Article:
“All the world’s a stage” (no.8 in series)

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In the run-up to The Ninth World Shakespeare Congress in Prague I posted a selection of blogs from grant winners looking forward to that event. Over the next couple of weeks I will be posting a selection of blogs from some  more of those grant winners, giving a taste of the papers they presented at the conference.  This week’s contribution comes from Jennifer R. McDermott, who is coming towards completing her PhD at the University of Toronto, Canada.

In act three, scene two of As You Like It, Rosalind avows: “Time travels in divers paces with divers persons. I’ll tell you who Time ambles withal, who Time trots withal, who Time gallops withal, and who he stands still withal.” Her words on the subjective variability of time perception certainly ring true when I reflect back on the galloping pace of my own travels in Prague for the ISA’s 9th World Shakespeare Congress. Given the richness of the academic programme – featuring plenary addresses by leading scholars, intriguing group seminar discussions, and concurrent panels on field-defining questions of critical methodology – alongside the many organised excursions and, of course, the beauty of the city itself with its towering castles, Vltava river boat tours, and artistic attractions, I soon found myself in the enviable position of trying to do more than was possible in the hours of each day.

This congress marked both my first voyage to the Czech Republic and my first opportunity to participate as a seminar member in the International Shakespeare Association. While I have always enjoyed my North American conference engagements, such as the MLA, RSA, and SAA, the ISA provided an exciting new means of entry into a larger European and, indeed, global academic community. Thanks to the generosity of the Shakespeare Birthplace Trust, I was able to share ideas not only with colleagues from America, Canada, and England at this congress, but further with experts from Australia, China, France, Greece, India, and Israel among other places. The ISA possesses its own unique niche as truly the most international forum for the exchange of ideas on Shakespeare as a world-wide resource.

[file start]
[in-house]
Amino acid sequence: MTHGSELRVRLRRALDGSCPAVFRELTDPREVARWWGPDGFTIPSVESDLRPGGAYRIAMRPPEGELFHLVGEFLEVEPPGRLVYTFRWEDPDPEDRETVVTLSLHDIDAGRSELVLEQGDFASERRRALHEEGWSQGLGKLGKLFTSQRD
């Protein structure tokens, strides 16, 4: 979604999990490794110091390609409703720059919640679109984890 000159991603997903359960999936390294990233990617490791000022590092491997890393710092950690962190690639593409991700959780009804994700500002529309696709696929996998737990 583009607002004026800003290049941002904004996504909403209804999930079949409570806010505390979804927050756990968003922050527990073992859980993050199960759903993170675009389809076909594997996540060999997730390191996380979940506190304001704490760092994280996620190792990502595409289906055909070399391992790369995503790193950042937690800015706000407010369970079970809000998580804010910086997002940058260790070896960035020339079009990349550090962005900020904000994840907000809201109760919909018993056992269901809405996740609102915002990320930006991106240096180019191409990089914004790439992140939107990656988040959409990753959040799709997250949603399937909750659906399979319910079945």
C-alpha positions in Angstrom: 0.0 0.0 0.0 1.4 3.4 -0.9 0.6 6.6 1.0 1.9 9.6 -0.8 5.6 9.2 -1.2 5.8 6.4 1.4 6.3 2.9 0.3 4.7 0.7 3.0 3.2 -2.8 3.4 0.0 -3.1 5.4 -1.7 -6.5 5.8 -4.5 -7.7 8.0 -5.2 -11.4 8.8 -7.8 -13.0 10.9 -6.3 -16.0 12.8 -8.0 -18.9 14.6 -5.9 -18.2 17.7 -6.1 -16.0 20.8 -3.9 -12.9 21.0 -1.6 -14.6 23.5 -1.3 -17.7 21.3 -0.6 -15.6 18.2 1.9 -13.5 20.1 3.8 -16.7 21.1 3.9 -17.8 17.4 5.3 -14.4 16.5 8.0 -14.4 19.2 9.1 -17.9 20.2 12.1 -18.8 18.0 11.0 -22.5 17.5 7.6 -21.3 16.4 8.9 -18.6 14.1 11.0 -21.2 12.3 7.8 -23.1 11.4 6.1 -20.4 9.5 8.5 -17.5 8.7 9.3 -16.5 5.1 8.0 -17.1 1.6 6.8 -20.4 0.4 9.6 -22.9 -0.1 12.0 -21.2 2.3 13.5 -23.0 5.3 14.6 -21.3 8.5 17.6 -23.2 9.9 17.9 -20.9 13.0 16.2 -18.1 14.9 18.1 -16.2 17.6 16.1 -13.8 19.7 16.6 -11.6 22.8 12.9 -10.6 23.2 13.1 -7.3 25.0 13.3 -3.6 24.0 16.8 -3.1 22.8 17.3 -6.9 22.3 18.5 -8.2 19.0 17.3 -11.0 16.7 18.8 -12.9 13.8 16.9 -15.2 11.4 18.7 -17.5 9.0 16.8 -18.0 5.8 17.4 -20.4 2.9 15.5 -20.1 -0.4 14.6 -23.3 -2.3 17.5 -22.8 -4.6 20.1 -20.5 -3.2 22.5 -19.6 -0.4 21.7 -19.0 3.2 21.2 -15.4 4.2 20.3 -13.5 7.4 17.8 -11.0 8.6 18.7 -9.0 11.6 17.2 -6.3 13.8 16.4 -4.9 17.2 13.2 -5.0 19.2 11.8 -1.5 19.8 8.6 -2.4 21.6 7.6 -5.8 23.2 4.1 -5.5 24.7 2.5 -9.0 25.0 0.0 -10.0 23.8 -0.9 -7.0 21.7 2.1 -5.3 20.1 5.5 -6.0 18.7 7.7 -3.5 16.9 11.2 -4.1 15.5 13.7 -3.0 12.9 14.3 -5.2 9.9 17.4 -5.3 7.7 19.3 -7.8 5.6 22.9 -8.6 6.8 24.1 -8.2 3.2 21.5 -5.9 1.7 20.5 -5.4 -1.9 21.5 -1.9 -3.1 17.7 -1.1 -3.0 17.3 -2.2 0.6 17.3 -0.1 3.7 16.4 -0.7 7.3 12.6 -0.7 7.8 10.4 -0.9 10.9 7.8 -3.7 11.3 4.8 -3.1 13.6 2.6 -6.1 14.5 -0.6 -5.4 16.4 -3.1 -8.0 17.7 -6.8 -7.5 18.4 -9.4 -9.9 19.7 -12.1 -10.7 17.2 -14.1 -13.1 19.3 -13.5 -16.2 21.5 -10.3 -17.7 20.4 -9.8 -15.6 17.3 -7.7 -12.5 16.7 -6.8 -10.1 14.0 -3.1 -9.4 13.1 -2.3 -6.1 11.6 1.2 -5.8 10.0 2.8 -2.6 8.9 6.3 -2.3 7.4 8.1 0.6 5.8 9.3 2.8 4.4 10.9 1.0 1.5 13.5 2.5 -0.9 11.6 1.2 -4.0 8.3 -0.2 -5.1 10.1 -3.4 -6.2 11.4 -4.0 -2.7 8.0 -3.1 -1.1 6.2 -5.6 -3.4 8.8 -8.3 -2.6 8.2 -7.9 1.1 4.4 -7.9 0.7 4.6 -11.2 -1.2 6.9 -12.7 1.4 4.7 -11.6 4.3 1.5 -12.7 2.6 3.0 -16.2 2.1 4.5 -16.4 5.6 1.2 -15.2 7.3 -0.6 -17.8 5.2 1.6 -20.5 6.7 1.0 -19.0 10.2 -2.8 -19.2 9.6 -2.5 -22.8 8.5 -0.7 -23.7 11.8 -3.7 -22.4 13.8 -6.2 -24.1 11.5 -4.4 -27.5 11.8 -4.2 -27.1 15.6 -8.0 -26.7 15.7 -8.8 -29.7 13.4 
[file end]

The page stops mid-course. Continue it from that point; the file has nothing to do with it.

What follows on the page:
As a final year PhD Candidate at the University of Toronto, my research centres on the five senses in Shakespeare.  I examine the history of the body and the relationship between sensory perception and theatrical reception in particular, and so it is no surprise that the stand-out panels for me were those that most closely interrogated the overlap between physical and psychical response.  I am thinking here of the wonderful “Body-Mind” seminar headed up by Laurence Johnson and John Sutton, which raised questions about the nature of embodiment in the Elizabethan theatre as well as role of the mind in material culture, and the lively “Culinary Shakespeare” group led by Amy L. Tigner and Peter Parolin. My ISA paper, “A Taste for the Exotic: The Gustatory Experience of Theatre in Shakespeare’s Anthony and Cleopatra,” likewise engaged with questions of food and its consumption in Shakespeare’s plays; however, I participated in Roslyn Knuston and Per Sivefors’ Seminar on “Expectations, Experience, and Experimentation” in order to extend my considerations into the role of audience response.

My publications to date have dealt with hearing and seeing in Shakespeare (EMLS 19.1 and Religion and the Senses on “Sermonizing the Open Ear”), but my larger project entitled “Shakespeare in Another Sense” equally brings taste, smell, and touch to bear on theatrical experience. In this dissertation, I survey early modern anatomical, legal, poetic, and religious primary documents because I seek to determine how the sensory ideologies and epistemologies latent in Shakespeare’s plays coincide with – or exhibit tension against – the prevailing understanding of the senses at the time. I explore the ways in which Shakespeare’s language generates physical feeling and, concomitantly, how that feeling colours theatrical meaning as intuited sensation.  My work engages with Bruce Smith’s concept of historical phenomenology, and so I was especially curious to hear his take on Presentism versus Historicism in the “Presence of the Past” panel.

All in all, this was a conference that celebrated a shared love of Shakespeare, and it was one whose conversations I hope to remember – like Rosalind – in my future travels for a long time.

The Shakespeare Birthplace Trust (along with Charles University, Prague, and The International Shakespeare Association) sponsored individuals from Argentina, Romania, Hungary, India, Russia, Canada, Poland, Australia, New Zealand, Greece, and Chile to attend the World Shakespeare Congress 2011.  Make sure that you follow this series to hear from more of our award winners  who will be talking about the ways in which Shakespeare is a subject for research, performance, and conversation across the globe.

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Author:Nick Walton

Nick Walton is a Lecturer in Shakespeare Studies at The Shakespeare Birthplace Trust.

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